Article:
Their event will be held at the Manchester Conference Centre for three days. It will include presentations, panels, and live crypto music in a tightly-packed schedule. There will also be several workshops and a plethora of exhibition booths in separate areas, with highlights include including an art gallery, raffle, and ticket “hodler” machine. Don’t forget the Bitcoin (themed) forks!
The Netherlands will also be a hotspot of acitivty, again, as it has been for cryptocurrency in general. Bitcoin Wednesday is leading the way in Amsterdam with over 200 RSVPs for what may be their biggest event ever. Their usual reception dinner is now free to attend, and there will be optional ticketed activities—such as a scenic Crypto Canal Cruise—for those with a few bits to spare.
Also returning this year is Arnhem Bitcoinstad, also known as the Bitcoin City. There lies a little Dutch district where all the merchants are experimenting with Bitcoin and the traditions of CoinFest are deep-rooted. They’ll be having a Meetup at a restaurant to discuss the importance of Bitcoin adoption, as well as tune into the International Hangout with Vancouver and Manchester.
CoinFest Irvine in California is expecting at least 100 attendees this year under the tutelage of long-time volunteer Tim Tayshun. His company Blockchain BTM is getting together with sponsor BlockSafe to provide free food and entertainment, presentations, a Bitcoin ATM demonstration, and of course the Wheel of Bitcoin. The highlight, though, may be the “speed dating” event for matching investors, founders and developers.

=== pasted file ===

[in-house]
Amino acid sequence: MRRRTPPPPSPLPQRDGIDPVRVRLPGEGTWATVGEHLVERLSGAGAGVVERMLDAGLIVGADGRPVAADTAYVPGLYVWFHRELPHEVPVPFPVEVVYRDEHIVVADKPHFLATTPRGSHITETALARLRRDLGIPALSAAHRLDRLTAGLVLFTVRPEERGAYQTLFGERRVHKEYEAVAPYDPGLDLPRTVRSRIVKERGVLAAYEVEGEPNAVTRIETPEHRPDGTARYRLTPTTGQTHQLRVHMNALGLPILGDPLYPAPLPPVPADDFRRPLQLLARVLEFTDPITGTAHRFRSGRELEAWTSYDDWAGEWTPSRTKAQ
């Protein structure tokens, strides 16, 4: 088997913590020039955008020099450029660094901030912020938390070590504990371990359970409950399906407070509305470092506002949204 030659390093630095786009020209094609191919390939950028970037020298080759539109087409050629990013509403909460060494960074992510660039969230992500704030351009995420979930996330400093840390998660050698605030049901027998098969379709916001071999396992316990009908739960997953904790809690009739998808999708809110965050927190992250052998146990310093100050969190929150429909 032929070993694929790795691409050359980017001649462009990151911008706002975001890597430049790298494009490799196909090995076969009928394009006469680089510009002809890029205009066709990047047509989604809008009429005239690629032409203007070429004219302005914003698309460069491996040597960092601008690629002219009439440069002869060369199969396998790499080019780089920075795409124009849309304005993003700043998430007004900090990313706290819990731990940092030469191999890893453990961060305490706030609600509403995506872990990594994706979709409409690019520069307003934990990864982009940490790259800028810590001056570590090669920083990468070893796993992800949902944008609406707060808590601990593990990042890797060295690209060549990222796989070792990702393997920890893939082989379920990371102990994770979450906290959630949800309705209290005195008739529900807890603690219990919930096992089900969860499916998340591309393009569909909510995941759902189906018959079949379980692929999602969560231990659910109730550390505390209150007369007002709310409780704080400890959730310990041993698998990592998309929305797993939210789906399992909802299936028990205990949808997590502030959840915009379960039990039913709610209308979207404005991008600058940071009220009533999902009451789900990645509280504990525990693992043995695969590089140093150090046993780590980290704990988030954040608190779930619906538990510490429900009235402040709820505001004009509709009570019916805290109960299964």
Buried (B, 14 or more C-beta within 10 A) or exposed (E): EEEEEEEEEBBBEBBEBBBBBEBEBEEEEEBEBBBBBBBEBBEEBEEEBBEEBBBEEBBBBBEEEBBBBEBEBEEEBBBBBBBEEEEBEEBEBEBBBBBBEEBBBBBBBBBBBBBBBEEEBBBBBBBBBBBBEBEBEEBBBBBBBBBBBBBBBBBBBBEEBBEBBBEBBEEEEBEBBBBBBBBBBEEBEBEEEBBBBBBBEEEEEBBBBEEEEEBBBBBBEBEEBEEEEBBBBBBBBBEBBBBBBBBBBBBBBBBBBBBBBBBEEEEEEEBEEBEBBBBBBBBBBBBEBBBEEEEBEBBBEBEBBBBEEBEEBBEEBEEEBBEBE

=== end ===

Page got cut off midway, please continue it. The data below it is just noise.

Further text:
Down south near Valdivia, Chile, construction is still ongoing on Fort Galt, a community designed for entrepreneurs to work without restriction. It will host a Cryptacademy to educate locals about cryptocurrency, and as a preliminary effort, they are holding CoinFest at a hotel in the city. It will include a panel, networking afterparty, and competition (with crypto prize) to put up Bitcoin stickers around town and take the best selfie.
CoinFest has always been particularly popular in Africa, where the grant funding goes a long way. The most high-profile event there in 2018 will be hosted by CoinFest Nigeria in Abuja, where multiple speakers are flying in to educate the locals about the opportunities presented by blockchain technology.
Botswana and Sierra Leone will be active again, as well. CoinFest Botswana—hosted at Satoshi Centre—will consist of a start-up competition with $500 in Bitcoin going to the best idea. CoinFest Sierra Leone will be held at Sensi, a Tech Hub in the capital where they will have multiple presentations. Locals there just experienced the world’s first blockchain-based election and are increasingly curious about how it works.
CoinFest brings crypto cheer to people of all backgrounds around the world, and anyone is welcome to participate. If you’re too busy this year, we hope you’ll remember to cross it off on your calendar next time!